Restoring the Warriors' last two nonsensical offenses was Curry's selection or Kerr's tactical error
In the early morning of December 3, Beijing time, the Warriors were overturned by the Clippers when they once led by 22 points. Counting the 24-point reversal by the Kings on November 29, the Warriors suffered two 20+ point reversals in just a few days, which is really miserable. Statistically, before these two games, during the Kerr era, the Warriors had a 288-4 record when leading by 20+ points in the playoffs.
After the game, the focus of public opinion was on Curry's final pass selection, believing that he encountered a LeBron James-style conundrum, choosing the latter between the hero ball and the reasonable ball. But in fact, it wasn't Curry's passing choices that should be questioned, but the entire tactical execution, including Curry's missed shot 18 seconds before the end of the game.
Was it Curry's execution problem, or was Kerr's tactics wrong?
Half a minute before the end of the game, the Warriors led the Clippers 112-110, and the Warriors executed key offense. The initial matchup of the game was Leonard against Curry and Mann against Moody.
Curry came up to cover for Moody, Moody got off the guard, and Leonard instructed Mann to switch defenses. At this time, Mann played against Curry, Leonard played against Moody, and the Warriors' tactical execution helped Curry get rid of Leonard's entanglement, and the first goal was achieved.
Theoretically, Pojemski, who was being targeted by Powell, was the most reasonable choice to create a pinch or switch defenses for Curry's cover, and Powell was the weakest defender on the Clippers. But Podemsky took it apart after fake cover and didn't force the Clippers to flank or change guards.
One of the big points of contention at this time is that Wei Shao is defending against Green, and Green is standing in the bottom left corner in the tactical execution. Even if Green scored four three-pointers today, he still couldn't play a role in opening up space. When Green doesn't go up to cover and just crouch in the bottom corner, his value is limited. Of course, Kerr left Green on the court and put him in the bottom corner, probably considering that Saric shot 0-of-2 from three-point range today, while Green happened to shoot 4-of-7 from three-point range.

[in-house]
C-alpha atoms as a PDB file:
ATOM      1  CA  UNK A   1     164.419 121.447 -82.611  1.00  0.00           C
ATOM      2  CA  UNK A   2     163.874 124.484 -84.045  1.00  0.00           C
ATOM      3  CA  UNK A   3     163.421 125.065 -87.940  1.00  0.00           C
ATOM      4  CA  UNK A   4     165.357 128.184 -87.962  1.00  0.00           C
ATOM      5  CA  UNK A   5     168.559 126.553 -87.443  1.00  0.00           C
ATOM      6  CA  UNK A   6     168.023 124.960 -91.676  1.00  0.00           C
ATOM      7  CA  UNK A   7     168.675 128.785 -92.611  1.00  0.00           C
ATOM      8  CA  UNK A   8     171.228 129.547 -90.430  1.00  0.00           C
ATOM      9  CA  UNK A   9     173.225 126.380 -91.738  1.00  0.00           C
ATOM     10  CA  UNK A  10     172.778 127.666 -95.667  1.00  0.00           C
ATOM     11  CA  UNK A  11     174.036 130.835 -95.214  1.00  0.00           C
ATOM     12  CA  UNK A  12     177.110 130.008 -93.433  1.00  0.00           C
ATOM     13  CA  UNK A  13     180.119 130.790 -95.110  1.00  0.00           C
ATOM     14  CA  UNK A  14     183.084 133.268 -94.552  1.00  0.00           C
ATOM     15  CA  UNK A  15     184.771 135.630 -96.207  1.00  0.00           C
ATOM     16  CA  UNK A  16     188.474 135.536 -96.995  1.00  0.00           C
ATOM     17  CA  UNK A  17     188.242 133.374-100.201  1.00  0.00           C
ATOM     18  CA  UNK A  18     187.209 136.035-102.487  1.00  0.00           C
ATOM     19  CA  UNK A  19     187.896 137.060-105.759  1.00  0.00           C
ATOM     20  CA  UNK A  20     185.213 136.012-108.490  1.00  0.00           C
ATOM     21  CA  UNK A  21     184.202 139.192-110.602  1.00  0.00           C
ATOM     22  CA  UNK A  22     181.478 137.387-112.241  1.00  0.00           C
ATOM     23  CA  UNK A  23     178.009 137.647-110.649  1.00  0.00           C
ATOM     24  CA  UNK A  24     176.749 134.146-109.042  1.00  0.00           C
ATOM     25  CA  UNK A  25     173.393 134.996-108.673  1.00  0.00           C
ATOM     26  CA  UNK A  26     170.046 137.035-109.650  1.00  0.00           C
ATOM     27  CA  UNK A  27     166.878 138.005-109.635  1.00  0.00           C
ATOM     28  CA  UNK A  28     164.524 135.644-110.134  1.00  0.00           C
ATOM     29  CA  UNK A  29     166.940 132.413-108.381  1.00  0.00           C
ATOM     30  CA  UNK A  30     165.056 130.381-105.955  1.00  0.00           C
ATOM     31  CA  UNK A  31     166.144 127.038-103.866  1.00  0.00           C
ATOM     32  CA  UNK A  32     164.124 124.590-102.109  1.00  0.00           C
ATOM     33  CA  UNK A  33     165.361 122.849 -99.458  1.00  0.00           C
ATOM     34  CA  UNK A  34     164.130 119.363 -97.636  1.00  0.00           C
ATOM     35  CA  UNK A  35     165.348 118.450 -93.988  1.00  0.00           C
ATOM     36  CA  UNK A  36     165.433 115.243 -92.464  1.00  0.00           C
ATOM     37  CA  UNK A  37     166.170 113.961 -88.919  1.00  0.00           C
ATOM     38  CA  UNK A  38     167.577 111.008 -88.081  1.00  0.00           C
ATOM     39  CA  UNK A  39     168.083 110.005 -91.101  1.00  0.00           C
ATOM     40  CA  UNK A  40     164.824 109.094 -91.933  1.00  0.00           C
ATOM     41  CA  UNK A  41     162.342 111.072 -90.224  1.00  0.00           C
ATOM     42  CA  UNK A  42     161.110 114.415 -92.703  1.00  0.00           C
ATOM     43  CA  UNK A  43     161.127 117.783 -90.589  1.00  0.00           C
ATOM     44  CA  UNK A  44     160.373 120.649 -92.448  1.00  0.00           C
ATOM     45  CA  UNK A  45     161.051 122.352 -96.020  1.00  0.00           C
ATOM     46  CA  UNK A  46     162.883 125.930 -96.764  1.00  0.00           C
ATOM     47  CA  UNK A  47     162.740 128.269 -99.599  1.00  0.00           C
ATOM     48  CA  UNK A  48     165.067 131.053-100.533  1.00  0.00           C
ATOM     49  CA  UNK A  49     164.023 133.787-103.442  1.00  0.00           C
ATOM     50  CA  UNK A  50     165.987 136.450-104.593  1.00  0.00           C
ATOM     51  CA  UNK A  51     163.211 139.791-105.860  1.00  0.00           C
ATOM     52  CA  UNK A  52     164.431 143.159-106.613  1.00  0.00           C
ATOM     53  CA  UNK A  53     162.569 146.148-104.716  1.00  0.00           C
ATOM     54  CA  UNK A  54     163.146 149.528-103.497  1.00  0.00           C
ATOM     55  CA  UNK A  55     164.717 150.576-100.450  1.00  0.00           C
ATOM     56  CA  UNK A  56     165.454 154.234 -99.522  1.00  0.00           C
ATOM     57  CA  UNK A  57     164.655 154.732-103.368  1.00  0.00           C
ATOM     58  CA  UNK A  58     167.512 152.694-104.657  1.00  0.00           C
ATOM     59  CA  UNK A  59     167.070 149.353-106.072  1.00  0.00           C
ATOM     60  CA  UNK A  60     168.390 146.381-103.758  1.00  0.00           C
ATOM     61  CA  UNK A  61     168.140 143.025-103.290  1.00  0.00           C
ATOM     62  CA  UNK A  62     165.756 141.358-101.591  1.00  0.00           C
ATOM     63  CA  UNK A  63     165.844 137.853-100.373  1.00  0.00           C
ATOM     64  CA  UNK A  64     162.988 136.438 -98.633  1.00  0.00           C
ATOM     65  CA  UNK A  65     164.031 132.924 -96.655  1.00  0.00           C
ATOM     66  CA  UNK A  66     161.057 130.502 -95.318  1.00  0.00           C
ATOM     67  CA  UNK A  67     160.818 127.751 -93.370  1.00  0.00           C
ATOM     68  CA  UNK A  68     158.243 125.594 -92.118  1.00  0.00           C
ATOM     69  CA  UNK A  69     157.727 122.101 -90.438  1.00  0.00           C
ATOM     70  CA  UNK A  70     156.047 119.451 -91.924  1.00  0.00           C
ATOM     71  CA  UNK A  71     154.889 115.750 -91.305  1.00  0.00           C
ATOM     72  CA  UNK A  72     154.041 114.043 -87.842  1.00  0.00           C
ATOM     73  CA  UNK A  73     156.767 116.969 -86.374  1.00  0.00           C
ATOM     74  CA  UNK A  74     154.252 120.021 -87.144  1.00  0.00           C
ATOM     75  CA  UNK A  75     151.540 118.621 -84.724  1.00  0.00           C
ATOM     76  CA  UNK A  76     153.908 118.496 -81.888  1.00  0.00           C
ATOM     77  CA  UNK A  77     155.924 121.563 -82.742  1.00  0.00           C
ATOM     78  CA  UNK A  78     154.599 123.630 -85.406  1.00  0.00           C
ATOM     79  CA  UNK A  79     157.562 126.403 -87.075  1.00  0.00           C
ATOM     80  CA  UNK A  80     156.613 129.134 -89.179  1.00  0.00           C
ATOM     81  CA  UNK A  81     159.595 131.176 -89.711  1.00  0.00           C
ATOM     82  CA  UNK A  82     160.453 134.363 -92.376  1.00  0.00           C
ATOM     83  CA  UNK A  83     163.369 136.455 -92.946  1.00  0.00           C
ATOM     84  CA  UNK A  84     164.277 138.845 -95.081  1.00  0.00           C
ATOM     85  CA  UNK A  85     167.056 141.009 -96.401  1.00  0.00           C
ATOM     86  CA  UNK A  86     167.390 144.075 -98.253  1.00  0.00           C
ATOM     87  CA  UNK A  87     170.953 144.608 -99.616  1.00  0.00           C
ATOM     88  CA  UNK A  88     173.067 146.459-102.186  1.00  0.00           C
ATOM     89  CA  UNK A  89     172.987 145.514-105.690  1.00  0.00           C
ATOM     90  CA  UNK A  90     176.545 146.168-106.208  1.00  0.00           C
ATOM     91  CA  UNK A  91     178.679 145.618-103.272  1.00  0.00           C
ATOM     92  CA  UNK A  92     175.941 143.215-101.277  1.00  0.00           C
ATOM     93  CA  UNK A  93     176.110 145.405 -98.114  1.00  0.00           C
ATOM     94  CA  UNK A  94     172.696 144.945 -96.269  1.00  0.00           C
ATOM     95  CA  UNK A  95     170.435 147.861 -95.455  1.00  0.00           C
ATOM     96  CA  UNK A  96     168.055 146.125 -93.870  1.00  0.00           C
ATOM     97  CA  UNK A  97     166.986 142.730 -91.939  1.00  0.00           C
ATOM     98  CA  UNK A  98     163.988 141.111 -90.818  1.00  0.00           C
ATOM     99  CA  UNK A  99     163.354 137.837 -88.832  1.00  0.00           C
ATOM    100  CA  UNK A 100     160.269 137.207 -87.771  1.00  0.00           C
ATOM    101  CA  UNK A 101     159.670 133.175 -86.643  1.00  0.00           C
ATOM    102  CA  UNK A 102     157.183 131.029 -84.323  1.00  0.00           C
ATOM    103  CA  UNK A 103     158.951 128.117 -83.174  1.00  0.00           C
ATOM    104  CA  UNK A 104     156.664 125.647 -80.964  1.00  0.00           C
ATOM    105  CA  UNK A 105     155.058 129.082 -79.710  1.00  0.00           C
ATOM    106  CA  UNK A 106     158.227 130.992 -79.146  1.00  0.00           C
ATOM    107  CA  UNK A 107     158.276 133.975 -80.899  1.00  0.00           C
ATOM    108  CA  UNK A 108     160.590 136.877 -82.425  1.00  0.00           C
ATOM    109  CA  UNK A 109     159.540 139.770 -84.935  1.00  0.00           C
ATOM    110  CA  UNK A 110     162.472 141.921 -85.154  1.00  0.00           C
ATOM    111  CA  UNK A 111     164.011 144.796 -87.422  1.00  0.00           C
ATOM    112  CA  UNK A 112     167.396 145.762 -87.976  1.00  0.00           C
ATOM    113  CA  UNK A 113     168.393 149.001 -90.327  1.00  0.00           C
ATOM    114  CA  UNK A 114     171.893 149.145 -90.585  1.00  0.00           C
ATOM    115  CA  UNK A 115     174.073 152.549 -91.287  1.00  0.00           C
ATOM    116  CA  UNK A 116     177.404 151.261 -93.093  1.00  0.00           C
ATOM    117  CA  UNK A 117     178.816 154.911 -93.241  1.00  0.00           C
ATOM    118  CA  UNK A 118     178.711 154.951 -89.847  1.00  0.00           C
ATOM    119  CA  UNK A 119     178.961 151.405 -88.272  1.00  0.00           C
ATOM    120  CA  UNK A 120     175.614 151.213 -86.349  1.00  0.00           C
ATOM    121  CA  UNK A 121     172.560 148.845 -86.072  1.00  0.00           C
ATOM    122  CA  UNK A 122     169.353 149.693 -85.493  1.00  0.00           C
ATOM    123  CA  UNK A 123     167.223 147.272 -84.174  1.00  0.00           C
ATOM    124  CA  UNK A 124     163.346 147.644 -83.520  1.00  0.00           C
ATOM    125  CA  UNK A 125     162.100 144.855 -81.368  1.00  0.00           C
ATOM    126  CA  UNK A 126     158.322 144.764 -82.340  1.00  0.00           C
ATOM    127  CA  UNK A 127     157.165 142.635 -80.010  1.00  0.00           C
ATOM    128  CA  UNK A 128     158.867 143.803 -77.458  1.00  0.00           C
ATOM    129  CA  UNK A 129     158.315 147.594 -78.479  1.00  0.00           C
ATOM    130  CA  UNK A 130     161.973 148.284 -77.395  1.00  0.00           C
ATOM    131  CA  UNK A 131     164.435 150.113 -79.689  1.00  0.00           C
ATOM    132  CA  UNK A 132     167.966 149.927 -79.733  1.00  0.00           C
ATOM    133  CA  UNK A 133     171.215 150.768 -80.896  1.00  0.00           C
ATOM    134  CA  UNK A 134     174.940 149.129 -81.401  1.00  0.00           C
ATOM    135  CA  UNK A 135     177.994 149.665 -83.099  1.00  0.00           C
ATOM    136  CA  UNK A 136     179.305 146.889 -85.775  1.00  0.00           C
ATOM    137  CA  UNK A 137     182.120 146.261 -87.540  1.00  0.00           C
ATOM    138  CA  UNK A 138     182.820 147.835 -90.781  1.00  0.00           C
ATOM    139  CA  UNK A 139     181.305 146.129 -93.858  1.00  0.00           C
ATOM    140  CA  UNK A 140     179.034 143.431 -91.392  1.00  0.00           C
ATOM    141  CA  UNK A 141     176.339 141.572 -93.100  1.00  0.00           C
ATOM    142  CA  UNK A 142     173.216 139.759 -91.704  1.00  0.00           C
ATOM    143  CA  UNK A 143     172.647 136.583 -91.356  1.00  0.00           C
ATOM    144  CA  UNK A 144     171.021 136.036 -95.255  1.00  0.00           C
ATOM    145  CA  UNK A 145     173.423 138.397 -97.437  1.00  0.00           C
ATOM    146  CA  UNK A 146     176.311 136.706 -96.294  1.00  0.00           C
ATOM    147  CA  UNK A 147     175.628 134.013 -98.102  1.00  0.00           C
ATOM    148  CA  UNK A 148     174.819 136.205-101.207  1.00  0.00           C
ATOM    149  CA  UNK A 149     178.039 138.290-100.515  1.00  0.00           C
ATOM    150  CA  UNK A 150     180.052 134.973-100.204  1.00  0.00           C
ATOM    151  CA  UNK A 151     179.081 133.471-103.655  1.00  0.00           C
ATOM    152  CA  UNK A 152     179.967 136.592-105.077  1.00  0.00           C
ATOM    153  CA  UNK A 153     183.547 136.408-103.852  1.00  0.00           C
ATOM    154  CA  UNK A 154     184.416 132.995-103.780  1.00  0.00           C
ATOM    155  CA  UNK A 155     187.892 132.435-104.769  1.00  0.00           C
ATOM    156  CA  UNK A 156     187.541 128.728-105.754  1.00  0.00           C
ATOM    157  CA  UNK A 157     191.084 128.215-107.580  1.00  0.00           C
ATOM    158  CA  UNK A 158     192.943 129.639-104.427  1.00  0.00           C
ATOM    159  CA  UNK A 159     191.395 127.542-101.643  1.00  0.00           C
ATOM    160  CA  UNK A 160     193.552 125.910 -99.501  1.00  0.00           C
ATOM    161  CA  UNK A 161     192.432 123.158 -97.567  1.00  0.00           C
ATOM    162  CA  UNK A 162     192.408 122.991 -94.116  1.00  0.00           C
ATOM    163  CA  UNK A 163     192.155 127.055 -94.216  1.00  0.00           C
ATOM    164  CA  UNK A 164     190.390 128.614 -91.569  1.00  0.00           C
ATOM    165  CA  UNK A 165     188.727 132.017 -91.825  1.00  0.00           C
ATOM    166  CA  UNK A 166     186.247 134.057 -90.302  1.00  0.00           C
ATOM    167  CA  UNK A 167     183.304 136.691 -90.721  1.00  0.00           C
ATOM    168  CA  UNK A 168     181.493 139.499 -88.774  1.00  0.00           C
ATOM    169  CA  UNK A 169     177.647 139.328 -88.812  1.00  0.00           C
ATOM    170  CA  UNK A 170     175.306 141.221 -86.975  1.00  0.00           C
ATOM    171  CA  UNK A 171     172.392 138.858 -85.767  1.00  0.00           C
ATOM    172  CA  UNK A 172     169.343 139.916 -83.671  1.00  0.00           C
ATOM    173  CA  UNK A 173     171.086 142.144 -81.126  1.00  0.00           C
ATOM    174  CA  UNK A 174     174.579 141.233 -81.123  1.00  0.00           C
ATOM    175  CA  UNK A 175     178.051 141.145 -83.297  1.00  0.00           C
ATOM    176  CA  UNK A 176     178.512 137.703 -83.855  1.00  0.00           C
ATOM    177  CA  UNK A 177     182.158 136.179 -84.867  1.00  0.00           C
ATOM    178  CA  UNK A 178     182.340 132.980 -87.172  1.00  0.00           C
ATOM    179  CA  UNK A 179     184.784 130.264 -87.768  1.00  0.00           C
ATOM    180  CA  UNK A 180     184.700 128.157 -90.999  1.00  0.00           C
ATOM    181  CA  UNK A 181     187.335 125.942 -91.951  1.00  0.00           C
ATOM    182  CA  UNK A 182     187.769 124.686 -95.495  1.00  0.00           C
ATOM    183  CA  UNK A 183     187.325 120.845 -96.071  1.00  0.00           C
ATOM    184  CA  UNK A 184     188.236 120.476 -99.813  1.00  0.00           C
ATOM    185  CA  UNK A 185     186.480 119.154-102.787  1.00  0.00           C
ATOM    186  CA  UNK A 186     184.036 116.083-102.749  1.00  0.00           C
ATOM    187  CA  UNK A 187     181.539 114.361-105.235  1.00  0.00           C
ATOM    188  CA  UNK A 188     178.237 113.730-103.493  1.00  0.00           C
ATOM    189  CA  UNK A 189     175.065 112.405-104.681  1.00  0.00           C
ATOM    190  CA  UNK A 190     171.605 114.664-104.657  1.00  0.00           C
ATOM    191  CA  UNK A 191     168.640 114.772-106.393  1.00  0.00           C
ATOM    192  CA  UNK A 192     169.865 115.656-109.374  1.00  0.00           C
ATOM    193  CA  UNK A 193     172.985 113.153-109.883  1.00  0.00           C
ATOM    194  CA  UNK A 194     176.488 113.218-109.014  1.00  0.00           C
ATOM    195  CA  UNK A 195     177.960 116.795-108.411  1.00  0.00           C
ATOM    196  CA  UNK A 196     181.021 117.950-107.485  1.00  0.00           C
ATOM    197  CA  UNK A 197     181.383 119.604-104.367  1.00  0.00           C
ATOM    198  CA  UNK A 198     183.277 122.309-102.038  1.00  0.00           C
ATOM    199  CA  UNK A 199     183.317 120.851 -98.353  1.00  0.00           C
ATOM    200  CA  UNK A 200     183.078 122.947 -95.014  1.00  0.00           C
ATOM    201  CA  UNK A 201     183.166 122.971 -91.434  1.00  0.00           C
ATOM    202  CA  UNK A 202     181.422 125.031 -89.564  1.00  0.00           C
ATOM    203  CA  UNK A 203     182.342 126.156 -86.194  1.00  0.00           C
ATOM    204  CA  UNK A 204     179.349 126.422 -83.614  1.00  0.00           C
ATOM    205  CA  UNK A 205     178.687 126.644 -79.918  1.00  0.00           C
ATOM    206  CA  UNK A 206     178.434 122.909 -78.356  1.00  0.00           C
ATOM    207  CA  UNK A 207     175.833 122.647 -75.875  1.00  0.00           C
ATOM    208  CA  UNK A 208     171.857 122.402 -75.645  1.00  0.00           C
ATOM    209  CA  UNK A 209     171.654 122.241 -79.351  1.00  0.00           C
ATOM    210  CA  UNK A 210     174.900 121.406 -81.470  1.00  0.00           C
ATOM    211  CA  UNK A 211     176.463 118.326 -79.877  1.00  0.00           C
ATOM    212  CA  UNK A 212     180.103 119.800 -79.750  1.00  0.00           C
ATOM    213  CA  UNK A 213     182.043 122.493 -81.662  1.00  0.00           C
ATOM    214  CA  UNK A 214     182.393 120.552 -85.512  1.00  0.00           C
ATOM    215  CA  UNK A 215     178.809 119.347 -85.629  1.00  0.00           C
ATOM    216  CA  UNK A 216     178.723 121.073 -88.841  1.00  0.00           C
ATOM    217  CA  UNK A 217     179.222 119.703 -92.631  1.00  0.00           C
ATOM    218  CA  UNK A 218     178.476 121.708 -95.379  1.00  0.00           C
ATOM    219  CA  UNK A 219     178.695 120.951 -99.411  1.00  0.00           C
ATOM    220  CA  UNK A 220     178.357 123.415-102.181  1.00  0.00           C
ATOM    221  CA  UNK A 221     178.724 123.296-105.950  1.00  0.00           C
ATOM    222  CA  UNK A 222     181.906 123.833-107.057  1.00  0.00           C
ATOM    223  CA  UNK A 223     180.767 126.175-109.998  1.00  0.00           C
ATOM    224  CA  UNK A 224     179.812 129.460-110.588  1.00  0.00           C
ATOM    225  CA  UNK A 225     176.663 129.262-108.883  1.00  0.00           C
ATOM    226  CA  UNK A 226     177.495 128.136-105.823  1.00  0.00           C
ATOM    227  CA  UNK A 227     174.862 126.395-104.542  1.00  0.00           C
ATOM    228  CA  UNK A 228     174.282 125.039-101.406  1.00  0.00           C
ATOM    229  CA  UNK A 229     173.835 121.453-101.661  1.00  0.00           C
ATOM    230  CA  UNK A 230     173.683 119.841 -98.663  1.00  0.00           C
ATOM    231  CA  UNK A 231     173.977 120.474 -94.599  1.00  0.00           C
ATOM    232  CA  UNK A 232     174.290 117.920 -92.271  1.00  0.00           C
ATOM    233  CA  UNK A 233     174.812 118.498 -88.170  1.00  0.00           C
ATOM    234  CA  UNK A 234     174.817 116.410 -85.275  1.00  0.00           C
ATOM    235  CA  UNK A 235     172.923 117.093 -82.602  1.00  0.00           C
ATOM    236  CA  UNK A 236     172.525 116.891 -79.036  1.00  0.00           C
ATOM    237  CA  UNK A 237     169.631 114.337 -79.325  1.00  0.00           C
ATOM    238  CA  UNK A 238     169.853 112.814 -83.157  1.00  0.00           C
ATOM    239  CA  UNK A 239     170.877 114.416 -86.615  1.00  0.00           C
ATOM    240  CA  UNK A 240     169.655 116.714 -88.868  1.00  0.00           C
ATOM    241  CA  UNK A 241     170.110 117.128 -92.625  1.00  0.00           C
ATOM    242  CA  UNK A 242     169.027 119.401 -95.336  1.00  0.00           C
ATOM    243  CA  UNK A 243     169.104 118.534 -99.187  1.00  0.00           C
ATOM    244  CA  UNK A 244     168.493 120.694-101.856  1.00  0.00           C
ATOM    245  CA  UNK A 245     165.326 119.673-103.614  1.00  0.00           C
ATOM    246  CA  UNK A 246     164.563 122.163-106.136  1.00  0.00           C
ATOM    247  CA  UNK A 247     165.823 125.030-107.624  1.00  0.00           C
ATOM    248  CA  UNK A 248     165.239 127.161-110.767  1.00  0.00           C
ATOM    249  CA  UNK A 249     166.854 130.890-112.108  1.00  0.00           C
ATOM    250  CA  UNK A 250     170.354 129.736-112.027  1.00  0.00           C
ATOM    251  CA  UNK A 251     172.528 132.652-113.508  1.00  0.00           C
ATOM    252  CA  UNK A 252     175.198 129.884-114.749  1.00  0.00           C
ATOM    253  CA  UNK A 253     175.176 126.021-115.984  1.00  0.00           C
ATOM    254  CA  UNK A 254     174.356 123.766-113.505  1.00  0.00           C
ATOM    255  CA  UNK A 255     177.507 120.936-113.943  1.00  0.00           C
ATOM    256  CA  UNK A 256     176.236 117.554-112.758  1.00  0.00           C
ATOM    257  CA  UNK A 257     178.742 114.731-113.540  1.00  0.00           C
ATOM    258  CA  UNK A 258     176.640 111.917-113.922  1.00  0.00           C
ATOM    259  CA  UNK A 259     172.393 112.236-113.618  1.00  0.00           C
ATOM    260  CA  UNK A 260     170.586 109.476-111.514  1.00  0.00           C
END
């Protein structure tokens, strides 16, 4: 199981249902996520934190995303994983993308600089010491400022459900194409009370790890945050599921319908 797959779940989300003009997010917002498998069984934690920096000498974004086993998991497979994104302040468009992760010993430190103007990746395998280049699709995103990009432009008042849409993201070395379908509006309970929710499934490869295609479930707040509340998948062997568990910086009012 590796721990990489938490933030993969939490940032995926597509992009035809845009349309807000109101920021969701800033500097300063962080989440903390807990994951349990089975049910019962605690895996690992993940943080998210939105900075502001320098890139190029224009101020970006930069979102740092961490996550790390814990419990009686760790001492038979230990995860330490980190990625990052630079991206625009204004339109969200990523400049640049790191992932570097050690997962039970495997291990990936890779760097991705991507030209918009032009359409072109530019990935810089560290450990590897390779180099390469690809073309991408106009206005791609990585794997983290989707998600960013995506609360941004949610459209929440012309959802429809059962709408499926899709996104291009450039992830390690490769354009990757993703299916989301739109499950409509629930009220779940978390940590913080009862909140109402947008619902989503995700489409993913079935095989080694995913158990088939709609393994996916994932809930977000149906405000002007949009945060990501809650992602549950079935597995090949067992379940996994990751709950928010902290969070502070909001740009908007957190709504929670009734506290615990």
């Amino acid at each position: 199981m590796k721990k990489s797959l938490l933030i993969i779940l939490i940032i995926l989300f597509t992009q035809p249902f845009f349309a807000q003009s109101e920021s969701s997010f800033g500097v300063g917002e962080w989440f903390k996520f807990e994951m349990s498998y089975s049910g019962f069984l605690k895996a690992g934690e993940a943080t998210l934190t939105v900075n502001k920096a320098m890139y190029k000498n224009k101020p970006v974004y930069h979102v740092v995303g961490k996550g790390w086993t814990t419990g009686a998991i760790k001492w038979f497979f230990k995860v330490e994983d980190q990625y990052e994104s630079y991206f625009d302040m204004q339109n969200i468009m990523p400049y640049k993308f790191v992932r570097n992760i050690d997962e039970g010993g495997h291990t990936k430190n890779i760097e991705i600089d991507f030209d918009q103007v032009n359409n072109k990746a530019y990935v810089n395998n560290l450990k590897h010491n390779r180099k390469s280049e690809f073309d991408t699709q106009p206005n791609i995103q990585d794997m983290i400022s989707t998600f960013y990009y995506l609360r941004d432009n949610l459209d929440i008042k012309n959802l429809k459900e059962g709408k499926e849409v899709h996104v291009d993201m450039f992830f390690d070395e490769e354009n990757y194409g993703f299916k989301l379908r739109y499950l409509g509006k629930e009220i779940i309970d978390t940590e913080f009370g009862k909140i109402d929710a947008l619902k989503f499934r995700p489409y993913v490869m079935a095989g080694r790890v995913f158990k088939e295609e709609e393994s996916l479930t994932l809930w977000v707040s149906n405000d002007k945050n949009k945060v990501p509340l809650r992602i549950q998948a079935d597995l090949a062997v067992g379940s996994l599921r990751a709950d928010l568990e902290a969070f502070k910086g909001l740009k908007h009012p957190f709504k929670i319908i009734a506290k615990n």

In the end, the offense ended with Curry defending the Clippers' outside gate Mann and forcing a mid-range shot, and his left side breakthrough was defended by Wei Shao and could only force a mid-range shot.
8.9 seconds before the end of the game, Curry executed the life-and-death ball, first looking at the initial alignment, or Leonard versus Curry, George versus Thompson, and the Clippers' alignment directly dismantled the possibility of Kutang Tang's dismantling. From the perspective of tactical execution, in the case of limited time, the Warriors did not consider taking Leonard away from Curry through cover like the previous tactic, and Curry faced Leonard's single defense after receiving the ball.
When Curry starts to break through on the left, the rest of the execution is exactly the same as the previous round. Green didn't come up to cover, but landed in the bottom left corner. After Curry burst in, Wei Shao helped defend, Curry gave the ball to Green, and Green hit the iron.
Everyone is talking about Curry's passing options, but looking back at the two rounds, what we can't figure out is what role Green played in those two executions on Kerr's board.
A tactician who has studied Warriors tactics for a long time questioned: "I don't know what's going on, and in that case, the Warriors should have let Green come up and cover, force out a switch or a pinch shot, and create an advantage, rather than having Green play the so-called space point." ”
This kind of questioning is completely reasonable, because it is Wei Shao who defends Green, and if Wei Shao and Leonard sandwich Curry, Green can catch the ball and operate the subsequent 4 to 3. If Wei Shao changes defense, Curry's success rate in singles against Wei Shao is obviously higher than that in singles Leonard and Mann.
Of course, the Warriors didn't lose in these two rounds, and the 20+ lead was reversed twice, and the Warriors still have a lot to reflect on. The details highlighted by these two rounds are among the questions for the Warriors to reflect on.